At that same time, Donovan said once that settlement is approved by a judge as well as other civil litigation involving the state had been cleared up, state documents would be provided to Hoffer to conduct an audit to “answer that question of what happened in state government in terms of the management of EB-5.”

A judge still has not formally signed off on the settlement agreement because of an appeal to the Vermont Supreme Court by attorney Russell Barr on behalf of a group of EB-5 investors seeking to intervene in that case.

Now, the criminal cases have been added to the other litigation that must be resolved. 

Federal authorities in May brought criminal charges against Stenger, Quiros and two of their associates accusing them of wire fraud and making false statements related to failed biomedical research facility proposed for Newport.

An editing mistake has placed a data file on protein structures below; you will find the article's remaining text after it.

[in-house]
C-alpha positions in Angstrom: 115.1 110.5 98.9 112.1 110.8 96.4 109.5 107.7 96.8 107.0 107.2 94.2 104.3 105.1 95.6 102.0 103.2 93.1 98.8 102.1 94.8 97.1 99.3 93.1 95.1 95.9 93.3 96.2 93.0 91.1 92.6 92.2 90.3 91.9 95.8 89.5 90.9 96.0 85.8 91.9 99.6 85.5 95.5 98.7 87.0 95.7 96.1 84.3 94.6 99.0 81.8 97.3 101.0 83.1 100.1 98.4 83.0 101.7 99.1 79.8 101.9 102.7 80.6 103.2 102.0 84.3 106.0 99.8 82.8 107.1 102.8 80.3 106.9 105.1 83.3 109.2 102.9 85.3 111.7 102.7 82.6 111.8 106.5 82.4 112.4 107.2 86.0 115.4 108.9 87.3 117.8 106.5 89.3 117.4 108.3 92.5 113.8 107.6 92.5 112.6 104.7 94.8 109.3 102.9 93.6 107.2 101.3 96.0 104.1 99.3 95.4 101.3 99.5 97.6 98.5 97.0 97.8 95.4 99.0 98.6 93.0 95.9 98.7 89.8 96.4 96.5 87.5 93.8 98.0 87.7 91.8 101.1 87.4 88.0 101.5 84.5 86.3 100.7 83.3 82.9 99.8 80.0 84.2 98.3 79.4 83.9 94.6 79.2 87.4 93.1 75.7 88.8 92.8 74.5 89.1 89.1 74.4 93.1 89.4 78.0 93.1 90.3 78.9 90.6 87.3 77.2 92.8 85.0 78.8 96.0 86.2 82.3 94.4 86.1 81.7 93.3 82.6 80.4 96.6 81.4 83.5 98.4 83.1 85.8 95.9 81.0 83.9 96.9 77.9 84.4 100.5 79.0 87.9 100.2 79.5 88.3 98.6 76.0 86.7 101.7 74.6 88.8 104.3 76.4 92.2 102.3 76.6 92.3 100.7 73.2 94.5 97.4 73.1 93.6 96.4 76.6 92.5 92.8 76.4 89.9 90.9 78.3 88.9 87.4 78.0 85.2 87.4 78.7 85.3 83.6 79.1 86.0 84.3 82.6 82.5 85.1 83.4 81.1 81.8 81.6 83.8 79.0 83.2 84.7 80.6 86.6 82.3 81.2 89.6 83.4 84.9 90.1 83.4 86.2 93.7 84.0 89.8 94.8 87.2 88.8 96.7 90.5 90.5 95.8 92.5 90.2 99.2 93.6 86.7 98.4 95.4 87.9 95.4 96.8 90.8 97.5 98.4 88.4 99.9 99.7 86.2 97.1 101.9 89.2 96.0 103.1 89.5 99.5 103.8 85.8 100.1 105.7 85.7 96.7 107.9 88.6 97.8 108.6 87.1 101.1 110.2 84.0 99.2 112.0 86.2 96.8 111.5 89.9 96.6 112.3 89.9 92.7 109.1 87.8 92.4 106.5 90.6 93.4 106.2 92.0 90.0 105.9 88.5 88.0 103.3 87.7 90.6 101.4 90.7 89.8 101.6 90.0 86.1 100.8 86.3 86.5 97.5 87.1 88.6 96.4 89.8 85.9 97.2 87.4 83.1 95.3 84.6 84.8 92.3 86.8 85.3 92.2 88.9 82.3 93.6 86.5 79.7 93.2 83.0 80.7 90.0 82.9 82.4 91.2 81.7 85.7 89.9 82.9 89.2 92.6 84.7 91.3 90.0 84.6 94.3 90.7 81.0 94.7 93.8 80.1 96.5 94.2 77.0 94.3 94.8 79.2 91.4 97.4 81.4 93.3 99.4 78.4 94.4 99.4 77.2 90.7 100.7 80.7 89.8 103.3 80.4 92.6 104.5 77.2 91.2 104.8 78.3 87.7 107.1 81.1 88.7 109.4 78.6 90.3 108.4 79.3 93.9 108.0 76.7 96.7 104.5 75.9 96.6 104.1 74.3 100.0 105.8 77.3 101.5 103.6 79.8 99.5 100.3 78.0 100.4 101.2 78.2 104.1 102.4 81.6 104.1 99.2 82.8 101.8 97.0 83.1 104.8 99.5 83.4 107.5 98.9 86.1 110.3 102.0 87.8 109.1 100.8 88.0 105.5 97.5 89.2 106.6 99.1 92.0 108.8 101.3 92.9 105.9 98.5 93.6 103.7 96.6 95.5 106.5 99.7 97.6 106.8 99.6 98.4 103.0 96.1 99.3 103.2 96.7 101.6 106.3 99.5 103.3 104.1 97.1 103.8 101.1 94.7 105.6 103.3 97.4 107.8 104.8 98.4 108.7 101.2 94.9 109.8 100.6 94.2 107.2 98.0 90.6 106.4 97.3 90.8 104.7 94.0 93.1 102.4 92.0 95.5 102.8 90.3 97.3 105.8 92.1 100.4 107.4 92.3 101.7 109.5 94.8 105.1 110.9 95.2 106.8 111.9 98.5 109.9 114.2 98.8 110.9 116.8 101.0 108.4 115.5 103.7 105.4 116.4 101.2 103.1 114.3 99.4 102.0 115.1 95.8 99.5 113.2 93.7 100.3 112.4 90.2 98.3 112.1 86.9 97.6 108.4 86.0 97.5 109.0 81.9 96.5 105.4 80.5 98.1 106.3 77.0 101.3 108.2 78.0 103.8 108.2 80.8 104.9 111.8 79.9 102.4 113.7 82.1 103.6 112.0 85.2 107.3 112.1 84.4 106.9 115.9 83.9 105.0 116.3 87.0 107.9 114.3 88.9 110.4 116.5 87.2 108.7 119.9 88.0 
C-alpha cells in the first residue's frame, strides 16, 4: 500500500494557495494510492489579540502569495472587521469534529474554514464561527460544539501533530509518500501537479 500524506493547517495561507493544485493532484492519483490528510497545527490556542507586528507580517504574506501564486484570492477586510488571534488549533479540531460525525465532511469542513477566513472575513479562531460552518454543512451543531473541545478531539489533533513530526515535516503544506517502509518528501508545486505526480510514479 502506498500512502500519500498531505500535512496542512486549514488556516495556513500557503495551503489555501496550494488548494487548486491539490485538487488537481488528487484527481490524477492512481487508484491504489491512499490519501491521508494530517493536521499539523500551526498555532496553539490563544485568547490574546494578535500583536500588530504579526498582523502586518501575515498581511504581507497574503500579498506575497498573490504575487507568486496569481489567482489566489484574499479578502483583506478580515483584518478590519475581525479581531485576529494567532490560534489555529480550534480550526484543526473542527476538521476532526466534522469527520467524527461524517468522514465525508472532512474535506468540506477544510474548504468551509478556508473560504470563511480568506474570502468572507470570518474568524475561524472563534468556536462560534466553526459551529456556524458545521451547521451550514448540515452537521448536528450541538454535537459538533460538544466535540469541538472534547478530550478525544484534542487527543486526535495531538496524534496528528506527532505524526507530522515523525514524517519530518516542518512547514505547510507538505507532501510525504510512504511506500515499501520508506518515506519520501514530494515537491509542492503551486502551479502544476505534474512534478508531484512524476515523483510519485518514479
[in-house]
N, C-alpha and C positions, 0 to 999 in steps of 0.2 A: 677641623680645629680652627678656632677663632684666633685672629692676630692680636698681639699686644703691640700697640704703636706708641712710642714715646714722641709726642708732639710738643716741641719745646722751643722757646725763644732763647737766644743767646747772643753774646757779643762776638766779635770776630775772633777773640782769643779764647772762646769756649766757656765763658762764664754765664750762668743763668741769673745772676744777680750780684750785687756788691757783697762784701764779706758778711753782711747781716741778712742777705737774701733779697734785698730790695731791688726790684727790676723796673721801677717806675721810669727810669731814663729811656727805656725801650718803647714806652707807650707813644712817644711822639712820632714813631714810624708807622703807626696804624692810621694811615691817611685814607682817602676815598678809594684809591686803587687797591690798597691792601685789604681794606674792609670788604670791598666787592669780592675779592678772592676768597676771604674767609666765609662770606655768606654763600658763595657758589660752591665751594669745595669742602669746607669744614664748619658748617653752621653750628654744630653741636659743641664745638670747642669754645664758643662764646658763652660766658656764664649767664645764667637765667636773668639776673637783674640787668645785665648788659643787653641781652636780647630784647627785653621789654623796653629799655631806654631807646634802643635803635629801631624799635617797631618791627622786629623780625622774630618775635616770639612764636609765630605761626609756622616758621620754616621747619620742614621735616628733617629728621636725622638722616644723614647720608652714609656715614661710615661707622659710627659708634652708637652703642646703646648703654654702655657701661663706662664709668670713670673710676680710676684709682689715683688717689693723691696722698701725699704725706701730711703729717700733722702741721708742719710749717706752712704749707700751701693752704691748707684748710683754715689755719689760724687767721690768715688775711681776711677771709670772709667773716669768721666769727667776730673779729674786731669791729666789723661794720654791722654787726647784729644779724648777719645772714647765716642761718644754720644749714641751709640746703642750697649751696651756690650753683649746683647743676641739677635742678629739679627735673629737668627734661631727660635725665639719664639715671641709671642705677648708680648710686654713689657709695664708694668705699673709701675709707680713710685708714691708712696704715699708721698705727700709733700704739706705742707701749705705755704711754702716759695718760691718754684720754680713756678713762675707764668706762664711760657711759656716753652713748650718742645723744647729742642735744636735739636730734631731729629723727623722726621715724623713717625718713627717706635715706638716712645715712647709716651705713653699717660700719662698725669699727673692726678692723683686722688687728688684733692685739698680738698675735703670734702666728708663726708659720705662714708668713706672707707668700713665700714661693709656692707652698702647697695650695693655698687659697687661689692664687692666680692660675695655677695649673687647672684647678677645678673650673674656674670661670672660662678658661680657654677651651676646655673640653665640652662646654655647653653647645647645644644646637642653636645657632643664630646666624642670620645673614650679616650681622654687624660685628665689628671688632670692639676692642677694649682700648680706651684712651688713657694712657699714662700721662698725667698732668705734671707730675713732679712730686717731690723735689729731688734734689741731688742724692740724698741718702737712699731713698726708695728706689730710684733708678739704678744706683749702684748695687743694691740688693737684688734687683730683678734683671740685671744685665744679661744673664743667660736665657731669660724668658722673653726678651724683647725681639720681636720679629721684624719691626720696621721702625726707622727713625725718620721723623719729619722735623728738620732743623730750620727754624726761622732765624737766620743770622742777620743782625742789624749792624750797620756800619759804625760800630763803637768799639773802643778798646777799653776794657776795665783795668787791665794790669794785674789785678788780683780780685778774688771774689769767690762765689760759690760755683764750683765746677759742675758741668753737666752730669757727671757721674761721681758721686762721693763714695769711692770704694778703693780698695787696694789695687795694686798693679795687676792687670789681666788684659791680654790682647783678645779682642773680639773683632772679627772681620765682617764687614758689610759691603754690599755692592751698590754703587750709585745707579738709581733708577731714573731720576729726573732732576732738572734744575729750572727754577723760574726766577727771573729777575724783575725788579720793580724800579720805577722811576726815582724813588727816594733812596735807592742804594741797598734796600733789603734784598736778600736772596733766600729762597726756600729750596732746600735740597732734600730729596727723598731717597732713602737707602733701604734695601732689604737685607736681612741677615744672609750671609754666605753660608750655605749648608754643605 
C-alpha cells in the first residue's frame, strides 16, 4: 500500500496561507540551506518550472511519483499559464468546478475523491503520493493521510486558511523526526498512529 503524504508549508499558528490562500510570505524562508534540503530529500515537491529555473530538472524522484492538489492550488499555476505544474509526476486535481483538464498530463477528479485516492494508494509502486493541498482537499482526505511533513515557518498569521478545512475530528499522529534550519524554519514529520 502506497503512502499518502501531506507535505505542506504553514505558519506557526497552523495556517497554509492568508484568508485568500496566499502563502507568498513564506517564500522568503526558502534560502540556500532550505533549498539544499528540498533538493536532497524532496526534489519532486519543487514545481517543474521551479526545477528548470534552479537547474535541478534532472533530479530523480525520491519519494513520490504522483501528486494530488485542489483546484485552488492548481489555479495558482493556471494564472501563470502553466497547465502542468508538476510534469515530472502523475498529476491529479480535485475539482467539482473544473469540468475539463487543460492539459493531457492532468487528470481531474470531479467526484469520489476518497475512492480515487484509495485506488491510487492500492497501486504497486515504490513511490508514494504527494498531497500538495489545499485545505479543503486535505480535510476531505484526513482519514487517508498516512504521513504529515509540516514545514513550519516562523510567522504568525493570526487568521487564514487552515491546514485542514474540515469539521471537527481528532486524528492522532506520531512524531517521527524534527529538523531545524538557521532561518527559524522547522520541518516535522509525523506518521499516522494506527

That criminal case has been tentatively set for a trial date in October 2020. Plea deals could be reached and shorten that time frame, though complications could also occur pushing that trial date back. 

State officials who had a role in the state’s EB-5 program are mostly now all former state employees.

Hoffer said he is following the advice of the attorney general’s office in delaying interviewing the former state officials until the conclusion of the civil cases as well as the criminal matter.

“I was asked by the attorney general not to interview these people until all the litigation is resolved,” the auditor said. “I am acting on the advice of counsel, the attorney general is the state’s attorney, and he’s advised me that there is a risk.”  

Hoffer said among the officials he would like to question include Lawrence Miller and Patricia Moulton, both of who served as Agency of Commerce and Community Development secretaries under former Gov. Peter Shumlin.

Also, he said, he would also like to interview former heads of the Vermont EB-5 Regional Center, including Brent Raymond.

Another civil case also needs to be resolved before Hoffer can proceed with talking to those state officials. 

In that one, Barr brought a lawsuit in state court on behalf of another group of EB-5 investors in Jay Peak project involving state officials.